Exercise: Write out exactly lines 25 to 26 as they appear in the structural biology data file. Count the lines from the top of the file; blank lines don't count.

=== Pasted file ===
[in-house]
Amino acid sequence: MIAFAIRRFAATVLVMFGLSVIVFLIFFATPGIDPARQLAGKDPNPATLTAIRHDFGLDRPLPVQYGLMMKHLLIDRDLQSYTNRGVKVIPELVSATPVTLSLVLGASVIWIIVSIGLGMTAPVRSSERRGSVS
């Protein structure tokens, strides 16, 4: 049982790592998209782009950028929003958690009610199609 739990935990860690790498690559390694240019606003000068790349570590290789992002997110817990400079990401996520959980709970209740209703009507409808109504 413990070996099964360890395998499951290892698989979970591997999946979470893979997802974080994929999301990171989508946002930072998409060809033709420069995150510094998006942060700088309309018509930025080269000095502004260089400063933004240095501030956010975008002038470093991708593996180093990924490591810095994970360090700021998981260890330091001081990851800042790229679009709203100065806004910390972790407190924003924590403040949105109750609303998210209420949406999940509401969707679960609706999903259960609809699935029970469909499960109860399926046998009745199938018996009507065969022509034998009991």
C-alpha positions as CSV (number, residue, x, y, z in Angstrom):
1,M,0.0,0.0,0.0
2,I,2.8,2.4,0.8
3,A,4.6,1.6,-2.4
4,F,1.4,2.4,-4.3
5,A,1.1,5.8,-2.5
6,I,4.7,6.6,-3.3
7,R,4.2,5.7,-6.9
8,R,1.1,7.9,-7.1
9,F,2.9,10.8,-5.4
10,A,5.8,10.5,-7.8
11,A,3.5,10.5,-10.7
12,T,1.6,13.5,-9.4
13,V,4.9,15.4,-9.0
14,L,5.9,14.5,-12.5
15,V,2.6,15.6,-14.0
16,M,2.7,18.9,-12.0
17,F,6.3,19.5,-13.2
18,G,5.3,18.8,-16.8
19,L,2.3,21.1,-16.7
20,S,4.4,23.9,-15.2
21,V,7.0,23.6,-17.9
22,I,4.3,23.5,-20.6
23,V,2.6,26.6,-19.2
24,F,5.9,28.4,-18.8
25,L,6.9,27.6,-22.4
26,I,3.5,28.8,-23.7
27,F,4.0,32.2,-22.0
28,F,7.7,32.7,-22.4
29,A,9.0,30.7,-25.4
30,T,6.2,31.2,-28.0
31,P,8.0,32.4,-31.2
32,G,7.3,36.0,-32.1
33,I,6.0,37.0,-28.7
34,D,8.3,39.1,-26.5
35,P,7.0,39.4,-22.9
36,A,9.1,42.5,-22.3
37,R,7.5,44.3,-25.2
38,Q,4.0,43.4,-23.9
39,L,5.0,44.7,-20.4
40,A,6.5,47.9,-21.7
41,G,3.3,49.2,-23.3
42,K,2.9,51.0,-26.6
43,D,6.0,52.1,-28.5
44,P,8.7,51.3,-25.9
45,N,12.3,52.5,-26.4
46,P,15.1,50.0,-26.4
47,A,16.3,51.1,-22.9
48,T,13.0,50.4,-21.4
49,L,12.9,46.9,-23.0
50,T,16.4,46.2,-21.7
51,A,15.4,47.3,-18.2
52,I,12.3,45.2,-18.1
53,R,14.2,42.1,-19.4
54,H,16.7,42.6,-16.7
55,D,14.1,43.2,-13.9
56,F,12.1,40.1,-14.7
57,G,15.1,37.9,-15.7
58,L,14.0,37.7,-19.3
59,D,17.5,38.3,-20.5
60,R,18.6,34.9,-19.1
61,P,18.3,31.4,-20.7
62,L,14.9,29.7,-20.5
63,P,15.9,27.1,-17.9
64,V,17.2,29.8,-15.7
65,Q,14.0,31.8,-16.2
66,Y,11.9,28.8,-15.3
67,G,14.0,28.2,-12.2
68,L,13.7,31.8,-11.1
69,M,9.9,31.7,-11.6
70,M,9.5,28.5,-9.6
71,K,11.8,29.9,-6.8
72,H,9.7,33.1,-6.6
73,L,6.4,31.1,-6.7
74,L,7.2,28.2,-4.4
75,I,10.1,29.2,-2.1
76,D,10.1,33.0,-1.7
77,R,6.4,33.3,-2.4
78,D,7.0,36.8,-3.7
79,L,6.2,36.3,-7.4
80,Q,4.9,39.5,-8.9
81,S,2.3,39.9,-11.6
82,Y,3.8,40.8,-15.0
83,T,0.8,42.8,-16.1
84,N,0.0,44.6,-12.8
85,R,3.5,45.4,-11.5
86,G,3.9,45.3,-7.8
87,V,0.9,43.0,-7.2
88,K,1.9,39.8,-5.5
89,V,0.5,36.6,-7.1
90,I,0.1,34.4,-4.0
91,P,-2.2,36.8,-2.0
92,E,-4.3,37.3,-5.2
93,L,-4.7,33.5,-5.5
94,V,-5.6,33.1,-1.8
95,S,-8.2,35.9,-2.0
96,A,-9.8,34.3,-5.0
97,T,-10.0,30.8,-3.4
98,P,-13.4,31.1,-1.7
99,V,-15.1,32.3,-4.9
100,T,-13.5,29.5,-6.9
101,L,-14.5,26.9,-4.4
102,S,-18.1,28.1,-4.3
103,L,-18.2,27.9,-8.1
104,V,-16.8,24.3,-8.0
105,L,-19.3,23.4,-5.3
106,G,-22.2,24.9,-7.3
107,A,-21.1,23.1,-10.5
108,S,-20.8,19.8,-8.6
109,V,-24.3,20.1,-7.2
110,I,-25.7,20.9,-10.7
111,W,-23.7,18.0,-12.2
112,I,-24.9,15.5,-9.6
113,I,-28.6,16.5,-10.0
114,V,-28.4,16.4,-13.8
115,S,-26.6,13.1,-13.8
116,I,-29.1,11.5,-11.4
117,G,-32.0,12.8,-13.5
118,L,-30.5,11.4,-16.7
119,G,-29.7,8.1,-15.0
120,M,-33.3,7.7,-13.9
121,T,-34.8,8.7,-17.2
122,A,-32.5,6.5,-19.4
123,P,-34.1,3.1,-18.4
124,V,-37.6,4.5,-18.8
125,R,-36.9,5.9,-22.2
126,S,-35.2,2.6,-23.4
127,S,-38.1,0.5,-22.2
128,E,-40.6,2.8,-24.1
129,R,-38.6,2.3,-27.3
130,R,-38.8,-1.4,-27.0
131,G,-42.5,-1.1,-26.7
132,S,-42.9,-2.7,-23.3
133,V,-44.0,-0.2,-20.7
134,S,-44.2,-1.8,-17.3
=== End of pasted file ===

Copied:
21,V,7.0,23.6,-17.9
22,I,4.3,23.5,-20.6